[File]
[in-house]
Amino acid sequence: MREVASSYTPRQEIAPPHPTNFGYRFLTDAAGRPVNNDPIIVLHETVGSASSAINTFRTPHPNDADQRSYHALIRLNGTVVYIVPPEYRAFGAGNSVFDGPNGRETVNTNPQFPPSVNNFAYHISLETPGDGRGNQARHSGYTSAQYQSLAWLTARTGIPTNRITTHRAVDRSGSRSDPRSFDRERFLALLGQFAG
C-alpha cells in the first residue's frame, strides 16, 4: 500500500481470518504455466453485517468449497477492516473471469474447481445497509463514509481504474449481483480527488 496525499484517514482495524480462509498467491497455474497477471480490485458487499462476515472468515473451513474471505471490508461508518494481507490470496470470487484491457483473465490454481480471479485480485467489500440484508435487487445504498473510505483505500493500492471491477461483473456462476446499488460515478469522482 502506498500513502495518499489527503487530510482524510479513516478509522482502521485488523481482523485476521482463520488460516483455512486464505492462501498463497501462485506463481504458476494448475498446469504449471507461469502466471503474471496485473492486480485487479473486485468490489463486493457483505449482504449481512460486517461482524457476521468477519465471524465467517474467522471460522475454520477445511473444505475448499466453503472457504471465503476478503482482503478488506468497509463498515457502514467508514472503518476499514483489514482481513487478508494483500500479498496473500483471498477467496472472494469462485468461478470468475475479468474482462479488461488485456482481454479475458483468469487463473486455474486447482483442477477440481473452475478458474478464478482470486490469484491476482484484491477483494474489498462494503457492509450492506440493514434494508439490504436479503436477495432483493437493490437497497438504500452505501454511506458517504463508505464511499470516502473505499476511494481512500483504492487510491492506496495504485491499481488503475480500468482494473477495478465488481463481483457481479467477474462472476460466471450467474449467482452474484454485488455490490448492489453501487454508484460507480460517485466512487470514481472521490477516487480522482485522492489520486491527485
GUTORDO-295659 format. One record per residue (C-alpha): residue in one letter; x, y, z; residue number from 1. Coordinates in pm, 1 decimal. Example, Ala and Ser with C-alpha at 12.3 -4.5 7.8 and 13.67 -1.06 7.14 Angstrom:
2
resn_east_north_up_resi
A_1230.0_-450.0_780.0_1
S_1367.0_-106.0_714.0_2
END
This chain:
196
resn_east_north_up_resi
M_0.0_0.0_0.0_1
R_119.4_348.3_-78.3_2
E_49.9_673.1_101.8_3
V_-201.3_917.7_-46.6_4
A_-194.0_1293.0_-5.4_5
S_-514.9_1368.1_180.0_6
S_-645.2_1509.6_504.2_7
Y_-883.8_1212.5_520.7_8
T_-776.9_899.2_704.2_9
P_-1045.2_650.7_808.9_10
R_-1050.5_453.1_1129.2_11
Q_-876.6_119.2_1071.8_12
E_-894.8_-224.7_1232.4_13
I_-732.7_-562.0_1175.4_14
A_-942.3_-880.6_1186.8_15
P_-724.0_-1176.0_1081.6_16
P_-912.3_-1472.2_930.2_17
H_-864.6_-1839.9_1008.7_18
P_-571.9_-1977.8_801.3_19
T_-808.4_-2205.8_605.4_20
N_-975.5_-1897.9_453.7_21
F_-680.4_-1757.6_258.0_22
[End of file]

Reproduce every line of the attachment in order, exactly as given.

[in-house]
Amino acid sequence: MREVASSYTPRQEIAPPHPTNFGYRFLTDAAGRPVNNDPIIVLHETVGSASSAINTFRTPHPNDADQRSYHALIRLNGTVVYIVPPEYRAFGAGNSVFDGPNGRETVNTNPQFPPSVNNFAYHISLETPGDGRGNQARHSGYTSAQYQSLAWLTARTGIPTNRITTHRAVDRSGSRSDPRSFDRERFLALLGQFAG
C-alpha cells in the first residue's frame, strides 16, 4: 500500500481470518504455466453485517468449497477492516473471469474447481445497509463514509481504474449481483480527488 496525499484517514482495524480462509498467491497455474497477471480490485458487499462476515472468515473451513474471505471490508461508518494481507490470496470470487484491457483473465490454481480471479485480485467489500440484508435487487445504498473510505483505500493500492471491477461483473456462476446499488460515478469522482 502506498500513502495518499489527503487530510482524510479513516478509522482502521485488523481482523485476521482463520488460516483455512486464505492462501498463497501462485506463481504458476494448475498446469504449471507461469502466471503474471496485473492486480485487479473486485468490489463486493457483505449482504449481512460486517461482524457476521468477519465471524465467517474467522471460522475454520477445511473444505475448499466453503472457504471465503476478503482482503478488506468497509463498515457502514467508514472503518476499514483489514482481513487478508494483500500479498496473500483471498477467496472472494469462485468461478470468475475479468474482462479488461488485456482481454479475458483468469487463473486455474486447482483442477477440481473452475478458474478464478482470486490469484491476482484484491477483494474489498462494503457492509450492506440493514434494508439490504436479503436477495432483493437493490437497497438504500452505501454511506458517504463508505464511499470516502473505499476511494481512500483504492487510491492506496495504485491499481488503475480500468482494473477495478465488481463481483457481479467477474462472476460466471450467474449467482452474484454485488455490490448492489453501487454508484460507480460517485466512487470514481472521490477516487480522482485522492489520486491527485
GUTORDO-295659 format. One record per residue (C-alpha): residue in one letter; x, y, z; residue number from 1. Coordinates in pm, 1 decimal. Example, Ala and Ser with C-alpha at 12.3 -4.5 7.8 and 13.67 -1.06 7.14 Angstrom:
2
resn_east_north_up_resi
A_1230.0_-450.0_780.0_1
S_1367.0_-106.0_714.0_2
END
This chain:
196
resn_east_north_up_resi
M_0.0_0.0_0.0_1
R_119.4_348.3_-78.3_2
E_49.9_673.1_101.8_3
V_-201.3_917.7_-46.6_4
A_-194.0_1293.0_-5.4_5
S_-514.9_1368.1_180.0_6
S_-645.2_1509.6_504.2_7
Y_-883.8_1212.5_520.7_8
T_-776.9_899.2_704.2_9
P_-1045.2_650.7_808.9_10
R_-1050.5_453.1_1129.2_11
Q_-876.6_119.2_1071.8_12
E_-894.8_-224.7_1232.4_13
I_-732.7_-562.0_1175.4_14
A_-942.3_-880.6_1186.8_15
P_-724.0_-1176.0_1081.6_16
P_-912.3_-1472.2_930.2_17
H_-864.6_-1839.9_1008.7_18
P_-571.9_-1977.8_801.3_19
T_-808.4_-2205.8_605.4_20
N_-975.5_-1897.9_453.7_21
F_-680.4_-1757.6_258.0_22